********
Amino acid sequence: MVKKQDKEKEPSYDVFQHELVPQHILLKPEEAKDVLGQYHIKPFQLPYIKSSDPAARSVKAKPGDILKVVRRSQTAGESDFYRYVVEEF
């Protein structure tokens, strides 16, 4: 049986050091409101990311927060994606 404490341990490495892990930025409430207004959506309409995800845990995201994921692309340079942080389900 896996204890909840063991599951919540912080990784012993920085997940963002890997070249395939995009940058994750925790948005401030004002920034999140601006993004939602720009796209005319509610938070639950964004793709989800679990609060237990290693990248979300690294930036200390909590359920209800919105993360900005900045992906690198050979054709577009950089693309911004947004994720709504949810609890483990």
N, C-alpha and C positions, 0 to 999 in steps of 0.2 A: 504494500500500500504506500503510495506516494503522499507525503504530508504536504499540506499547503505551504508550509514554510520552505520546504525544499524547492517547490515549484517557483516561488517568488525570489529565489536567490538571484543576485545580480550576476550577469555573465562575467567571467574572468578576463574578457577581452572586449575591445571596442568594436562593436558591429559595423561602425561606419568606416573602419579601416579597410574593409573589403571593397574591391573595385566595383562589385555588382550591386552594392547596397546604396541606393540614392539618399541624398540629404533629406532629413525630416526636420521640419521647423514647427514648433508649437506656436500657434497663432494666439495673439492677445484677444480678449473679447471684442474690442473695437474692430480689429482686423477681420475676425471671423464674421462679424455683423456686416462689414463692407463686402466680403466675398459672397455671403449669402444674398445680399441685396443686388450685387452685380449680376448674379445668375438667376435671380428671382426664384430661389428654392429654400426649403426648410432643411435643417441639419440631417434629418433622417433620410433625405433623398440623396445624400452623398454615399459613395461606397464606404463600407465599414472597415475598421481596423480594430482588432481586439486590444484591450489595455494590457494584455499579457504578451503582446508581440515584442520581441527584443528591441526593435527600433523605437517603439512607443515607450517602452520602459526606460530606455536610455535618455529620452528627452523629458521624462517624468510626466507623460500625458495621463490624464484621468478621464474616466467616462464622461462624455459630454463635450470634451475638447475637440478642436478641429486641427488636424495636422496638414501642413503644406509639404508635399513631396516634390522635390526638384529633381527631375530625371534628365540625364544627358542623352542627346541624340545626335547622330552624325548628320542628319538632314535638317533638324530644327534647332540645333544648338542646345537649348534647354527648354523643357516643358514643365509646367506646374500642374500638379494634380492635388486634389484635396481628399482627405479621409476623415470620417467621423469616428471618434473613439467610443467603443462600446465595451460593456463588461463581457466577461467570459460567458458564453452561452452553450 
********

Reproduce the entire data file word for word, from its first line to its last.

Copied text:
Amino acid sequence: MVKKQDKEKEPSYDVFQHELVPQHILLKPEEAKDVLGQYHIKPFQLPYIKSSDPAARSVKAKPGDILKVVRRSQTAGESDFYRYVVEEF
């Protein structure tokens, strides 16, 4: 049986050091409101990311927060994606 404490341990490495892990930025409430207004959506309409995800845990995201994921692309340079942080389900 896996204890909840063991599951919540912080990784012993920085997940963002890997070249395939995009940058994750925790948005401030004002920034999140601006993004939602720009796209005319509610938070639950964004793709989800679990609060237990290693990248979300690294930036200390909590359920209800919105993360900005900045992906690198050979054709577009950089693309911004947004994720709504949810609890483990």
N, C-alpha and C positions, 0 to 999 in steps of 0.2 A: 504494500500500500504506500503510495506516494503522499507525503504530508504536504499540506499547503505551504508550509514554510520552505520546504525544499524547492517547490515549484517557483516561488517568488525570489529565489536567490538571484543576485545580480550576476550577469555573465562575467567571467574572468578576463574578457577581452572586449575591445571596442568594436562593436558591429559595423561602425561606419568606416573602419579601416579597410574593409573589403571593397574591391573595385566595383562589385555588382550591386552594392547596397546604396541606393540614392539618399541624398540629404533629406532629413525630416526636420521640419521647423514647427514648433508649437506656436500657434497663432494666439495673439492677445484677444480678449473679447471684442474690442473695437474692430480689429482686423477681420475676425471671423464674421462679424455683423456686416462689414463692407463686402466680403466675398459672397455671403449669402444674398445680399441685396443686388450685387452685380449680376448674379445668375438667376435671380428671382426664384430661389428654392429654400426649403426648410432643411435643417441639419440631417434629418433622417433620410433625405433623398440623396445624400452623398454615399459613395461606397464606404463600407465599414472597415475598421481596423480594430482588432481586439486590444484591450489595455494590457494584455499579457504578451503582446508581440515584442520581441527584443528591441526593435527600433523605437517603439512607443515607450517602452520602459526606460530606455536610455535618455529620452528627452523629458521624462517624468510626466507623460500625458495621463490624464484621468478621464474616466467616462464622461462624455459630454463635450470634451475638447475637440478642436478641429486641427488636424495636422496638414501642413503644406509639404508635399513631396516634390522635390526638384529633381527631375530625371534628365540625364544627358542623352542627346541624340545626335547622330552624325548628320542628319538632314535638317533638324530644327534647332540645333544648338542646345537649348534647354527648354523643357516643358514643365509646367506646374500642374500638379494634380492635388486634389484635396481628399482627405479621409476623415470620417467621423469616428471618434473613439467610443467603443462600446465595451460593456463588461463581457466577461467570459460567458458564453452561452452553450 